Assets under management (AUM) of SFBs reached Rs700 billion in FY2019, reporting a growth rate of 48% and a compounded annual growth rate (CAGR) of 32% over FY17-FY19. 
     
    For SFBs with microfinance vintage (AUM of about Rs447 billion in FY2019), the micro finance loan book grew by 28%, while the non-microfinance book grew 75%. Consequently, the share of the non-microfinance book in the AUM increased to 29% in FY2019 as against 23% in FY2018. 
     
    However, Ind-Ra says, microfinance loans still account for a significant proportion of the consolidated loan book of SFBs, exposing them to socioeconomic and political risks, along with natural disaster-related risks on the asset side. It says, “Most SFBs have grown their secured loan portfolio substantially, which partially offsets the overall risk exposure through asset diversification, and therefore, they might suffer lower losses given default. We expect the share of the microfinance loan book to decline gradually in the near-to-medium term to about 60%, as SFBs with microfinance origin would maintain their focus on growing their non-MFI portfolio.”
     
    Given SFBs' ability to attract deposits (relative to their cumulative size) and their core competency of assessing the credit profiles of the 'underbanked', Ind-Ra says it believes the prevailing environment provides a significant opportunity to SFBs.  
     
    “Considering the general environment of risk aversion, many banks are hesitant to lend to the SMEs, while NBFCs have been facing funding challenges. With the right credit assessment and collection models, SFBs might be able to on-board good assets,” it added. 
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    COMMENTS

    Rajolu Ramam

    6 months ago

    In the budget, the insurance cover is increased to 5 lakhs from 1 lakh for the deposits in the banking sector provided the bank pay its premium to DICGC regularly. Now one can
    take a F D of 5 lakhs from these small finance banks.

    Ramesh Poapt

    8 months ago

    few babies will be male after few years, if one catches young ones..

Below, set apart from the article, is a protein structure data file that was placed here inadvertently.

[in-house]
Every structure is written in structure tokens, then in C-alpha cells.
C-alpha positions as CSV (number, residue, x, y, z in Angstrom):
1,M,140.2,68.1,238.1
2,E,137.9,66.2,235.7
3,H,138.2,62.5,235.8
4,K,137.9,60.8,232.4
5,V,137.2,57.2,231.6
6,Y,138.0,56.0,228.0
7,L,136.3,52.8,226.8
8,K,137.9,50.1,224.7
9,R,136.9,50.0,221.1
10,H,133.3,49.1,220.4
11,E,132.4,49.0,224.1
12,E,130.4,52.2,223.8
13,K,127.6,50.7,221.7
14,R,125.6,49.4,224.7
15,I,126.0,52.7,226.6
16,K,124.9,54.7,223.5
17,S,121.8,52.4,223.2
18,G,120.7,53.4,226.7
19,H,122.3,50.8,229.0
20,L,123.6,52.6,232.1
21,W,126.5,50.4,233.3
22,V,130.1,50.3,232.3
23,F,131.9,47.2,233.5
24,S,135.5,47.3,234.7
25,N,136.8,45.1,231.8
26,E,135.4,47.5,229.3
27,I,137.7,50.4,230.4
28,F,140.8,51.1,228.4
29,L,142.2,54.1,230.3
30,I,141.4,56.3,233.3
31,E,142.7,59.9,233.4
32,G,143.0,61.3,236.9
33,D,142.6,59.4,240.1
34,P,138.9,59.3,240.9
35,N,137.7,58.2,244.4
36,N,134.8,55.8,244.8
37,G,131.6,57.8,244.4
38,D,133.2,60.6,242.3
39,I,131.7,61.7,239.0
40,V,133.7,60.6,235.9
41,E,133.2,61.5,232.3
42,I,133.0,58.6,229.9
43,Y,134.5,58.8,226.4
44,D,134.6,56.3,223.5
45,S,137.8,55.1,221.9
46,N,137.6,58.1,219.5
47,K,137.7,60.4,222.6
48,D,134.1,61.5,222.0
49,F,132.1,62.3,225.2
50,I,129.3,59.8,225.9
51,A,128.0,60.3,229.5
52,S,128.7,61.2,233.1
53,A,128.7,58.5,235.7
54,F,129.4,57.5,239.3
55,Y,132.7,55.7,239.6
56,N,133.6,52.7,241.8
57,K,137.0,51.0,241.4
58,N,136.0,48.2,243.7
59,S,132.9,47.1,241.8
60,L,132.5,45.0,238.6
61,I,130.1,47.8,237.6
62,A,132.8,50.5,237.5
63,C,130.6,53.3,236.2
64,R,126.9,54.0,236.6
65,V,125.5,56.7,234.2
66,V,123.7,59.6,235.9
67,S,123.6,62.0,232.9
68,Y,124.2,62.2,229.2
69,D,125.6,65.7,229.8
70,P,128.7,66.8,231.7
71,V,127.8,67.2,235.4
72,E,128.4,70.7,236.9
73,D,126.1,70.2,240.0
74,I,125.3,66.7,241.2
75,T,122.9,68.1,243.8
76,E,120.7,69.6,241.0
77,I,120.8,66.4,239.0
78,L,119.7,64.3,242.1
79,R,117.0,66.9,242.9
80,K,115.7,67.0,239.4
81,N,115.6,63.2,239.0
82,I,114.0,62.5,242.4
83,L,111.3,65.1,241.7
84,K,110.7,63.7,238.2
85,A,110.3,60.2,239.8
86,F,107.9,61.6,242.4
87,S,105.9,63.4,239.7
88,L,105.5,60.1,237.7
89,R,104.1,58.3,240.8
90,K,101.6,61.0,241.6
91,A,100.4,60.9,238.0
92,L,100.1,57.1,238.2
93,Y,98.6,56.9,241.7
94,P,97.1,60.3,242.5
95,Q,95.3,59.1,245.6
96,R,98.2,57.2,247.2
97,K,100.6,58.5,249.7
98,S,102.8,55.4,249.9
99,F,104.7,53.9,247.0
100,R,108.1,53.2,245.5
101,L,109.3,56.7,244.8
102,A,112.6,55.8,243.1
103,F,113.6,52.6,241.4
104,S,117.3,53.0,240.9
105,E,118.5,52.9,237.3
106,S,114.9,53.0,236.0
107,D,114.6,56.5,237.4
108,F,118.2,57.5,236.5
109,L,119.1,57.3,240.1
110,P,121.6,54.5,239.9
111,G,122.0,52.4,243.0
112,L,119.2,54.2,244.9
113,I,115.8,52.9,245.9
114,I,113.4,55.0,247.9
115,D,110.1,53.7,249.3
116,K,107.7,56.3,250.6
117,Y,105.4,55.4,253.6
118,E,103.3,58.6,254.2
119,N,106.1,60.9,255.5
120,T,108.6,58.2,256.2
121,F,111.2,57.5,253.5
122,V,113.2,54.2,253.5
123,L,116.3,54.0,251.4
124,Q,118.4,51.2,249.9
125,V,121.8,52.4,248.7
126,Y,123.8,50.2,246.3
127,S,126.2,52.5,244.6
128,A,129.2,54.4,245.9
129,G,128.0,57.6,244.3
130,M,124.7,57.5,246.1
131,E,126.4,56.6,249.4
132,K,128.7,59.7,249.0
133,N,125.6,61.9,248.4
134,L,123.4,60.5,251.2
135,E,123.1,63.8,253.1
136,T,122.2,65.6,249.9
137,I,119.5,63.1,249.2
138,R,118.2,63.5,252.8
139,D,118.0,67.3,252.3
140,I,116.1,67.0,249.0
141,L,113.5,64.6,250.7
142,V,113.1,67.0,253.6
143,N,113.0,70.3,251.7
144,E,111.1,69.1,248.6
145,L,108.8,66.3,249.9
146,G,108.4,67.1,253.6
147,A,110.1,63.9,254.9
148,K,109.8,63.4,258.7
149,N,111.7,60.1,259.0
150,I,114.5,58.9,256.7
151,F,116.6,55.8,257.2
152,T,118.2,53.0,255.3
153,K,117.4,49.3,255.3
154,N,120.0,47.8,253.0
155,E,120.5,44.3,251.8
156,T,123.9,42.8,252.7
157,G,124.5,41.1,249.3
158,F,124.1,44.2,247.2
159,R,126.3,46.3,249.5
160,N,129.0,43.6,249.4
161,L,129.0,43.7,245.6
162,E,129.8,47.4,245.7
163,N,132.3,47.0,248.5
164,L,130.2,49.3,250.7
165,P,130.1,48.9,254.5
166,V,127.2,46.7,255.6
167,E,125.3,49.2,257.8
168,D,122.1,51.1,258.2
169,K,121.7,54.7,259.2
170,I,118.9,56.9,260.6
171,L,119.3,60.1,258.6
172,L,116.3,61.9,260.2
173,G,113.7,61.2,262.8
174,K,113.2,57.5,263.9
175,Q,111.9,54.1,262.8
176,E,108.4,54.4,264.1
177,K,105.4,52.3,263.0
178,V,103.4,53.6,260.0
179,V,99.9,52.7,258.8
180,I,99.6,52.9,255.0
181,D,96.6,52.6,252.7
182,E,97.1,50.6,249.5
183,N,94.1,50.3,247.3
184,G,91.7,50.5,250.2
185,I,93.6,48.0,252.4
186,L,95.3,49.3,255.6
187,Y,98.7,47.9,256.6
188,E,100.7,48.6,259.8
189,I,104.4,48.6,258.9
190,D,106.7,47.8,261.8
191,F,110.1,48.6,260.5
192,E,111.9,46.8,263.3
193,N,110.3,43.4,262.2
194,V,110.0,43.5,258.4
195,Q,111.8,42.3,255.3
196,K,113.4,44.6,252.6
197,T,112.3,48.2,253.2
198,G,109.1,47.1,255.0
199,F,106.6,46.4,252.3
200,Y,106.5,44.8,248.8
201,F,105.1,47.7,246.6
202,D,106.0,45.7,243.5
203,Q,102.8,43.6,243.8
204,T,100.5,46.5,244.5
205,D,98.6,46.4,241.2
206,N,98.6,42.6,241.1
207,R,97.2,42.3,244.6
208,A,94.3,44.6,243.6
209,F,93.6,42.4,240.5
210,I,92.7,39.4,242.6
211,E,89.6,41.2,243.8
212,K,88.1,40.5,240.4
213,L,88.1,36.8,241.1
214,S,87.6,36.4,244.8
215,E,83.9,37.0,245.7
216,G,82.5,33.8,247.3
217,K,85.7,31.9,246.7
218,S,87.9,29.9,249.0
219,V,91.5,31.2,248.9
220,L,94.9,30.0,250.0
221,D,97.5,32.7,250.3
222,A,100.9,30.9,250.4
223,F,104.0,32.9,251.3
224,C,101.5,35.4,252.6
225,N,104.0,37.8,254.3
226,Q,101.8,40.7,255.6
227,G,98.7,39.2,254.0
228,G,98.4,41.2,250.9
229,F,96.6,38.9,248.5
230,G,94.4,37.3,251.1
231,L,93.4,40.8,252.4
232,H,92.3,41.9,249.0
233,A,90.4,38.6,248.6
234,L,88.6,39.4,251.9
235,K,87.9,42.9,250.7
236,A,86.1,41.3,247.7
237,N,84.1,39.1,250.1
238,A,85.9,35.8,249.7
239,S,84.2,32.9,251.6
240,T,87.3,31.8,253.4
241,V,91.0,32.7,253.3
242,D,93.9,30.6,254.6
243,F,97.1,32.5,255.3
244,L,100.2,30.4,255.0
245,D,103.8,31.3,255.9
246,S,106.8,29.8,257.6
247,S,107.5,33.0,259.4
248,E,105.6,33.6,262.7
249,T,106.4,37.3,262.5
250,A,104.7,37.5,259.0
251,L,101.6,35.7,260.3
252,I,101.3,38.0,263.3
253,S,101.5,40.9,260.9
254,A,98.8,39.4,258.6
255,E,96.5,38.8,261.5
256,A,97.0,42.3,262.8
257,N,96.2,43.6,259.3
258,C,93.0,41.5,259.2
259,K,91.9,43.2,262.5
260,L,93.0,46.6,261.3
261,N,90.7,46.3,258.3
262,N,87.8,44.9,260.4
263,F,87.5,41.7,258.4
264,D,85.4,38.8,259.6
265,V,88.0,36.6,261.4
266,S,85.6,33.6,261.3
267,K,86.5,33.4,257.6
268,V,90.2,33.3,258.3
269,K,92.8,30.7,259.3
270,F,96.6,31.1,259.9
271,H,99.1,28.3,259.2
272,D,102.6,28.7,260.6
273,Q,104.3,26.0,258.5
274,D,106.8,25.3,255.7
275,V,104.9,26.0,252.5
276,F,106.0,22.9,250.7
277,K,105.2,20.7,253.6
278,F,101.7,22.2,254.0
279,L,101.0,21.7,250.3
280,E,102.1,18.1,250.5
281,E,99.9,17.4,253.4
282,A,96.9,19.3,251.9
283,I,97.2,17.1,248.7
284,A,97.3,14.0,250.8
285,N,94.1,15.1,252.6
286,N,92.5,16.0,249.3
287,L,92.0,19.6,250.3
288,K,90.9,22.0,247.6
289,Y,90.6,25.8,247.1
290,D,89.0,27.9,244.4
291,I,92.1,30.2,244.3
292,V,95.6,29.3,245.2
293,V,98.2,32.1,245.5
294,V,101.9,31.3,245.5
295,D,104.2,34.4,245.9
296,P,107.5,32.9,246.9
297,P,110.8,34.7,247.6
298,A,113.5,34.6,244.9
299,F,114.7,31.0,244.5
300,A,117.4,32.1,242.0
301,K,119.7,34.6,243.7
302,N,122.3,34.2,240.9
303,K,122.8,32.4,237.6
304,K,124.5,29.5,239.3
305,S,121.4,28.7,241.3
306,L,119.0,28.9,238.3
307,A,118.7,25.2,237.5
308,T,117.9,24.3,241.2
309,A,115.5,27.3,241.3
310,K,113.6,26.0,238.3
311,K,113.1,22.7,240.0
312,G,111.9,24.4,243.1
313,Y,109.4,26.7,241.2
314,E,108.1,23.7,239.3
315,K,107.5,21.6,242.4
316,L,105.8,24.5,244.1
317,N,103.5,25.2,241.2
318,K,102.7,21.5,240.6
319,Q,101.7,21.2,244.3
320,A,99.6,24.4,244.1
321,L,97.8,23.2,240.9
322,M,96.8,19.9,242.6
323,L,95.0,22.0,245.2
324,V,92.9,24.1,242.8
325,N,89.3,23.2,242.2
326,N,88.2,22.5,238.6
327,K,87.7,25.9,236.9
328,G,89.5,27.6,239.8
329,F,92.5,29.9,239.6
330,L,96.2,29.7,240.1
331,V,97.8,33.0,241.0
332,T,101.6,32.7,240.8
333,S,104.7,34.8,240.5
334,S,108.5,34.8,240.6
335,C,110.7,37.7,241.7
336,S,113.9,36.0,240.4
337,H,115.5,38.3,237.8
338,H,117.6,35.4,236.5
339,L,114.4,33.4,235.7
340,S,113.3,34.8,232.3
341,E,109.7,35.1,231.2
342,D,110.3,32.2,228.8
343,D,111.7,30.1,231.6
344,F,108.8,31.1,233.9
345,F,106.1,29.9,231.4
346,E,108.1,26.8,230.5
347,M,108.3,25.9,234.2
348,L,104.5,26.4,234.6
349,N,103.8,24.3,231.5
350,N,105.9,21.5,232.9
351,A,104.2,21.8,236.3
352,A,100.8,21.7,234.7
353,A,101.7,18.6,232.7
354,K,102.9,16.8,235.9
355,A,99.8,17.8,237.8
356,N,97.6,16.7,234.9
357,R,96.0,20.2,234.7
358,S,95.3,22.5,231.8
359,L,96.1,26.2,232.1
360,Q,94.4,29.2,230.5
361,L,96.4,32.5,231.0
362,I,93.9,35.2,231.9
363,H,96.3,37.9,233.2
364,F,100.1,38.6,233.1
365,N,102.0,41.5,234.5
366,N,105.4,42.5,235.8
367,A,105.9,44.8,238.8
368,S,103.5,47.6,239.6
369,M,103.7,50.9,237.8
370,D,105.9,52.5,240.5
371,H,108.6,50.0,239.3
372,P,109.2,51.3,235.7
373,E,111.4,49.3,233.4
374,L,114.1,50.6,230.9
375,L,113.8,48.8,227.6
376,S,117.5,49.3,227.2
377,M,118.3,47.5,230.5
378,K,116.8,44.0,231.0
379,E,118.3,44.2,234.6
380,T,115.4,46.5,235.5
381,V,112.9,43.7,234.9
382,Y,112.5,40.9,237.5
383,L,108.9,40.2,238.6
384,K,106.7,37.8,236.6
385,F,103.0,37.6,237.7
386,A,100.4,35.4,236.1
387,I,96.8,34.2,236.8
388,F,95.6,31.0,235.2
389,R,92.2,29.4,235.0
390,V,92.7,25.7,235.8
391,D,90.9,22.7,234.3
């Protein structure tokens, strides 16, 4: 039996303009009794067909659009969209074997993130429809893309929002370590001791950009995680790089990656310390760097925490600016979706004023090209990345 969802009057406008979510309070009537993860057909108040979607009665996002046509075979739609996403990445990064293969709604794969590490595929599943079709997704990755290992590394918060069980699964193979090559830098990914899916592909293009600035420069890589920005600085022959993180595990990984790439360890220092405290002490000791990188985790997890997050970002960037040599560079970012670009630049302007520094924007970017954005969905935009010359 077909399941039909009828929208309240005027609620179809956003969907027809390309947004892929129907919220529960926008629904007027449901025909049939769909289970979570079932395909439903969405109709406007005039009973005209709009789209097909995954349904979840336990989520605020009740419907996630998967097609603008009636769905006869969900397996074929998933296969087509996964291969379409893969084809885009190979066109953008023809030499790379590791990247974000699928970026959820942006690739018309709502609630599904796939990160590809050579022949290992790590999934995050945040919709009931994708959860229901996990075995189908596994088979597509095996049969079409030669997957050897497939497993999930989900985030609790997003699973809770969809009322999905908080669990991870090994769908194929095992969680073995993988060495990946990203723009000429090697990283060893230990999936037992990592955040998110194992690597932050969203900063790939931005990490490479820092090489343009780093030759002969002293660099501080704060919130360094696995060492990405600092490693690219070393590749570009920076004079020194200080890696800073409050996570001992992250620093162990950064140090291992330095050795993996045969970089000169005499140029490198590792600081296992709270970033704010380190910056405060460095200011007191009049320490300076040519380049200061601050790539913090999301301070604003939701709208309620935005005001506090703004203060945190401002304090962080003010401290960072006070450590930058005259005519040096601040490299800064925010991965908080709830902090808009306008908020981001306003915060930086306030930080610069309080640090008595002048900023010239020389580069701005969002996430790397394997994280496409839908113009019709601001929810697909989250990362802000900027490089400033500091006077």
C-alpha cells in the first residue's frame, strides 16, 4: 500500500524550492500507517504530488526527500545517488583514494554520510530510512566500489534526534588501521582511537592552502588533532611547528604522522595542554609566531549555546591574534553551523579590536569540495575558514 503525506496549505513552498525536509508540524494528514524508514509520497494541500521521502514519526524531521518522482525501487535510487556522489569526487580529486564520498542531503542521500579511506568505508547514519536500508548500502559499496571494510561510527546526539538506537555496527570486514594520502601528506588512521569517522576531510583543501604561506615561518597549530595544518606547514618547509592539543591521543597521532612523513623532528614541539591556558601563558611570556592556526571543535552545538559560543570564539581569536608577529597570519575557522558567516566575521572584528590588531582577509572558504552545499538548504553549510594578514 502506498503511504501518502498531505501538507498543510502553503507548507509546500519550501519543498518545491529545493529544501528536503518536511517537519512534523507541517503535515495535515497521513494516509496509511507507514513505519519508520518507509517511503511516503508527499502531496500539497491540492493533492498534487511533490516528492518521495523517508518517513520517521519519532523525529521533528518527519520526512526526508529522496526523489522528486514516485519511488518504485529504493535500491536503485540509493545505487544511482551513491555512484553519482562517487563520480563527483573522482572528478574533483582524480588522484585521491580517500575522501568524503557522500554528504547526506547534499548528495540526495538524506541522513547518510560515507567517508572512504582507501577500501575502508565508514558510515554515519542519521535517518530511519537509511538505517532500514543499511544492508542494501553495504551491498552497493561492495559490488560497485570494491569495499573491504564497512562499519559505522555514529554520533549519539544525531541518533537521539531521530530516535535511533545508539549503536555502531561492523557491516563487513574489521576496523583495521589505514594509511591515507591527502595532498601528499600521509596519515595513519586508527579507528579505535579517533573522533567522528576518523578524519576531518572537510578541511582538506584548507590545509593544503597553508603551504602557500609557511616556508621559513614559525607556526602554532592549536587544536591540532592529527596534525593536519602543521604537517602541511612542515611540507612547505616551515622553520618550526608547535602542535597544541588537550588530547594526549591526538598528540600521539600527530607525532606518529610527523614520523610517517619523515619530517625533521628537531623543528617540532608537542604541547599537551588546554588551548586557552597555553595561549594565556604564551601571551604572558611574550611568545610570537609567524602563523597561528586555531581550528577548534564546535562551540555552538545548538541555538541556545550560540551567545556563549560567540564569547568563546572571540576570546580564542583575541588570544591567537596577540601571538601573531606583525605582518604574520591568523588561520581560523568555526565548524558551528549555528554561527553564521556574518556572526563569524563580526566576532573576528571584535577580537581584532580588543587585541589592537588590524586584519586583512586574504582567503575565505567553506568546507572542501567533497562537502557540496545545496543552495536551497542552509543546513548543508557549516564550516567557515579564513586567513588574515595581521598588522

Rajolu Ramam

    8 months ago

    The deposits in small finance banks will increase still futlrther. Even the 2 or3% increase is attracting many people. The so called public sector banks offer interest is the lowest like 6 to 6.5 % in the history of the country. Even one small finance bank offers 7% on savings bank deposits! After the recent defaults by some NBFCs and PMC BANK etc. People are some what hesitant to invest in SFBs as they are afraid whether they get back their money. Once they are confident, no body will go to public sector banks.


    Why Is Macquarie Capital Even Suggesting Nationalisation of Yes Bank?
    Foreign equity analysts such as Macquarie Capital, who had got their call on Yes Bank spectacularly wrong earlier this year is now raising the possibility of a nationalisation of the bank. This controversial suggestion would mean that the ordinary Indian would not only pay for the massive recapitalisation of public sector banks, but also pay for the blunders of private promoters,  who were not properly selected or adequately supervised by the Reserve Bank of India (RBI).  
     
    Yes Bank’s struggles to raise funds have been making news over the past many weeks with the stock being roiled with every bit of news about possible investors who may help bail it out from the enormous mess left by its founder Rana Kapoor. 
     
    After the board meeting yesterday, when the Yes Bank deferred a decision on a controversial binding bid from the Canadian investor Erwin Singh Briach to the next board meeting. 
     
    Analysts expect more bad loans, higher haircuts due to slower resolutions and uncertainty around equity raising, given the sharp correction in stock price.
     
    However, all of sudden, Macquarie Capital Securities (India) Pvt Ltd has suggested nationalisation of Yes Bank citing 'grave danger the lender may pose to the financial system'.